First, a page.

Reflections of a seasonal trail worker

By Ben Barry

Roughly two years ago, I signed up with the PCTA for a four-month term as a Technical Advisor. My job was to coordinate and oversee trail maintenance and reconstruction along the Pacific Crest Trail. I worked with youth and volunteer trail crews, supported corps crews and taught top-notch trail maintenance techniques, all while spending time outdoors and on the trail.

I never imagined the series of funding extensions, scheduling bonuses and vacancies that would turn my four-month stint into 19 months of trail work all along the West Coast. As my final weeks wind down, I’m thinking about the work, the people, the hikers, my colleagues, the trail itself and the PCT community, all of which makes moving on bittersweet. But such is the life of a seasonal trail worker. My last month on the trail has prompted a great deal of reflection not only on my time with the PCTA but also on the life that seasonal workers lead.

Training volunteers on proper rock bar technique. Photo by Mike Lewis.

Training volunteers on proper rock bar technique. Photo by Mike Lewis.

I started my career while still in college. Humboldt State University required Natural Resource students to complete an internship prior to graduation. With significant ambiguity, I signed up for the Montana Conservation Corps and the Selway-Bitterroot Frank Church Foundation. My experiences were similar to those corps crews that work with the PCTA. In The Ranger, The Cook and a Hole in the Sky, Author Norman Maclean mused that you make enough money in a season of trail work to buy a new pair of boots and get drunk a couple of times. Hundreds of seasons after the story takes place, this still rings true. I spent my early winters doing many a strange task, or really, whatever happened to come my way. I’ve moonlit as a bicycle mechanic (good winter) and a dishwasher (bad winter).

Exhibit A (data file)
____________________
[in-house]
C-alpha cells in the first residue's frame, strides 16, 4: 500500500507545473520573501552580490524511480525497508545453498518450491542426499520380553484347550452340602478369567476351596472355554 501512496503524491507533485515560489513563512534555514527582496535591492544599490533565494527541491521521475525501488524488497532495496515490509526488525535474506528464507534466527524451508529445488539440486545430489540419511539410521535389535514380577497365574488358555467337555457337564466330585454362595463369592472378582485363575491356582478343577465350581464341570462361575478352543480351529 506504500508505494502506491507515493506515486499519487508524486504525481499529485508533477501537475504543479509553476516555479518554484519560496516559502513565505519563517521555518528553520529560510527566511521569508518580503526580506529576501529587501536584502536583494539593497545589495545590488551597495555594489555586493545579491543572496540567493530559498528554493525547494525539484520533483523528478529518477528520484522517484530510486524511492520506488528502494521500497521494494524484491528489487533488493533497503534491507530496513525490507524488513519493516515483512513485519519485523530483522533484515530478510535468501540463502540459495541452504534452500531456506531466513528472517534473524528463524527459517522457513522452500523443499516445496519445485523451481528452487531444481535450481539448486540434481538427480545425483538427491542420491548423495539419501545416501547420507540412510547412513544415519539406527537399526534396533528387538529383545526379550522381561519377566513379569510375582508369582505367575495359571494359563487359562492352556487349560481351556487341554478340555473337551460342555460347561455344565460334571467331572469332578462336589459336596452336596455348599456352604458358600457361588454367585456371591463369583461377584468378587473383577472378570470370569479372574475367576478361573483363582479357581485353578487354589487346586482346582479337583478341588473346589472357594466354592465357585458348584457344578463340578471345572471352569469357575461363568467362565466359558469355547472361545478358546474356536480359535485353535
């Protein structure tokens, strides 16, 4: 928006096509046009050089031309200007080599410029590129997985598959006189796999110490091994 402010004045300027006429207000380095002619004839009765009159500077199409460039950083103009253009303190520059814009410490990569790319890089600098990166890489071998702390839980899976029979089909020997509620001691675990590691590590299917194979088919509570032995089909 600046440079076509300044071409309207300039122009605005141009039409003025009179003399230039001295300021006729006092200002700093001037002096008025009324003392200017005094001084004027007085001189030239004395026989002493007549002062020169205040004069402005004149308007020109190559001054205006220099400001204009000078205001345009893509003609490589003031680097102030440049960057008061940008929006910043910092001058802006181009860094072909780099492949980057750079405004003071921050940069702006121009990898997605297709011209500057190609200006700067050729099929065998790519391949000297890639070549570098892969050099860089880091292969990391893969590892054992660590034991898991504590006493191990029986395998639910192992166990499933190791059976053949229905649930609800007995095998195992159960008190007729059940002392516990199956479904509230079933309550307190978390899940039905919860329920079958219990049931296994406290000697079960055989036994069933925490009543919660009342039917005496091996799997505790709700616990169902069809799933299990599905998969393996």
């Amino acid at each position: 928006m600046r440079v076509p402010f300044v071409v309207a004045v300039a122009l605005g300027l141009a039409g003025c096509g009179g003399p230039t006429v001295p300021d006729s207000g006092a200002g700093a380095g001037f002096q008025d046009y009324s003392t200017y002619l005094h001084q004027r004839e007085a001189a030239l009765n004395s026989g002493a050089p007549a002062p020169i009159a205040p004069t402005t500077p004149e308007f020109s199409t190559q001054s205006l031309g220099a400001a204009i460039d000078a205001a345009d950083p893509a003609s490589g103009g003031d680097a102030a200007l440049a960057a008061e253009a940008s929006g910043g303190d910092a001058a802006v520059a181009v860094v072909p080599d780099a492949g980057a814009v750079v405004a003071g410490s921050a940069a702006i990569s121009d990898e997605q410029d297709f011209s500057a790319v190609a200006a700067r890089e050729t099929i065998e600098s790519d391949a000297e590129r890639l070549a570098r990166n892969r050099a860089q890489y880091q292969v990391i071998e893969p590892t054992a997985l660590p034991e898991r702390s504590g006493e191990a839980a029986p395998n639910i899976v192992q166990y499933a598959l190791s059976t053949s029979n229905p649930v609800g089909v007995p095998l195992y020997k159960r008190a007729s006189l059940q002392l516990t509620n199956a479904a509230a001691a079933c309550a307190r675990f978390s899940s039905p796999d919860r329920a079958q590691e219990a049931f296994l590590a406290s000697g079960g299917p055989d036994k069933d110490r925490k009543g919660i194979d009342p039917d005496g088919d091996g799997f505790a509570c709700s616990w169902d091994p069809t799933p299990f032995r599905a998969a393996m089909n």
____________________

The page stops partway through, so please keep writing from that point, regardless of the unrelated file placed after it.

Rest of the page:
Maclean’s comments also bring up another constant theme among any and all trail dogs: boots and pants. You will not find a seasoned trail worker who does not have their own righteous opinions on these objects of treasure and toil. Why? Because trail work ruins everything you own. Have something nice? Don’t bring it on the trail with you. And, of course, be willing to glue the soles of your boots back on intermittently (I did this last week) and patch your pant holes when they occur (I did this last month).

Despite the soles being literally screwed onto the bottom of the boot, they continue to separate.

Despite the soles being literally screwed onto the bottom of the boot, they continue to separate.

I wear White’s Boots and Dickie’s Carpenter Jeans. My favorite thing about my boot and pant choices? They last more than six months before they rip and fall apart! And although I often wear a western pearl snap, I have not yet graduated to the level of two of my favorite cowboys, PCTA members and volunteers Mike Lewis and Tom Firth, who regularly sport a Canadian Tuxedo. For the record, only grizzled trail aficionados can wear a Canadian Tuxedo.